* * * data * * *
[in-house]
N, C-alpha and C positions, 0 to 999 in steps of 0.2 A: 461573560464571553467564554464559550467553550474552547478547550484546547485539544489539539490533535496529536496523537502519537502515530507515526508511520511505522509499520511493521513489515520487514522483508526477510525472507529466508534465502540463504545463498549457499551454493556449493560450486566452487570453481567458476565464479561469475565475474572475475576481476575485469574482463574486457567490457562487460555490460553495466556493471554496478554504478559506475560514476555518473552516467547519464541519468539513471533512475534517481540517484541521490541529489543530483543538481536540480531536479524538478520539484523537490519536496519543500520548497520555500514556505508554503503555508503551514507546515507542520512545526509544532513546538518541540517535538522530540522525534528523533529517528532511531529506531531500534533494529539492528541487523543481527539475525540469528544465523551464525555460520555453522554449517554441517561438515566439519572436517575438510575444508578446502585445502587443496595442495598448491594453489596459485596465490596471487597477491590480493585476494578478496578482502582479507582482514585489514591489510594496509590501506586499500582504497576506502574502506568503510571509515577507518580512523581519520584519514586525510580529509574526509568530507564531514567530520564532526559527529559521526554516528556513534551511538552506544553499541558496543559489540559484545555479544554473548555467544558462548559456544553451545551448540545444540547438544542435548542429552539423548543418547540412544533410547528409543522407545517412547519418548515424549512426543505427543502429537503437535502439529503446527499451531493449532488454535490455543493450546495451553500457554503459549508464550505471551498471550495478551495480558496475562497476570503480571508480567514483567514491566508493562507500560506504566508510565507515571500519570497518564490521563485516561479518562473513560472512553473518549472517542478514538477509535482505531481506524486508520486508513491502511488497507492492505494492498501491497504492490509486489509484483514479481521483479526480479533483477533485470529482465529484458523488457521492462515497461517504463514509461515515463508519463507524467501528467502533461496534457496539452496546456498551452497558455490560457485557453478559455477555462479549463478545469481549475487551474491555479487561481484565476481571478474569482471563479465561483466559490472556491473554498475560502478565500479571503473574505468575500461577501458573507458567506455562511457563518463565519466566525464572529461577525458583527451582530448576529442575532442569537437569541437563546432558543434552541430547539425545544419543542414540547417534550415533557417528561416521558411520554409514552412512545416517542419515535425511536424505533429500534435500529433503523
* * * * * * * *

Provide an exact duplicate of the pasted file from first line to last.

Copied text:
[in-house]
N, C-alpha and C positions, 0 to 999 in steps of 0.2 A: 461573560464571553467564554464559550467553550474552547478547550484546547485539544489539539490533535496529536496523537502519537502515530507515526508511520511505522509499520511493521513489515520487514522483508526477510525472507529466508534465502540463504545463498549457499551454493556449493560450486566452487570453481567458476565464479561469475565475474572475475576481476575485469574482463574486457567490457562487460555490460553495466556493471554496478554504478559506475560514476555518473552516467547519464541519468539513471533512475534517481540517484541521490541529489543530483543538481536540480531536479524538478520539484523537490519536496519543500520548497520555500514556505508554503503555508503551514507546515507542520512545526509544532513546538518541540517535538522530540522525534528523533529517528532511531529506531531500534533494529539492528541487523543481527539475525540469528544465523551464525555460520555453522554449517554441517561438515566439519572436517575438510575444508578446502585445502587443496595442495598448491594453489596459485596465490596471487597477491590480493585476494578478496578482502582479507582482514585489514591489510594496509590501506586499500582504497576506502574502506568503510571509515577507518580512523581519520584519514586525510580529509574526509568530507564531514567530520564532526559527529559521526554516528556513534551511538552506544553499541558496543559489540559484545555479544554473548555467544558462548559456544553451545551448540545444540547438544542435548542429552539423548543418547540412544533410547528409543522407545517412547519418548515424549512426543505427543502429537503437535502439529503446527499451531493449532488454535490455543493450546495451553500457554503459549508464550505471551498471550495478551495480558496475562497476570503480571508480567514483567514491566508493562507500560506504566508510565507515571500519570497518564490521563485516561479518562473513560472512553473518549472517542478514538477509535482505531481506524486508520486508513491502511488497507492492505494492498501491497504492490509486489509484483514479481521483479526480479533483477533485470529482465529484458523488457521492462515497461517504463514509461515515463508519463507524467501528467502533461496534457496539452496546456498551452497558455490560457485557453478559455477555462479549463478545469481549475487551474491555479487561481484565476481571478474569482471563479465561483466559490472556491473554498475560502478565500479571503473574505468575500461577501458573507458567506455562511457563518463565519466566525464572529461577525458583527451582530448576529442575532442569537437569541437563546432558543434552541430547539425545544419543542414540547417534550415533557417528561416521558411520554409514552412512545416517542419515535425511536424505533429500534435500529433503523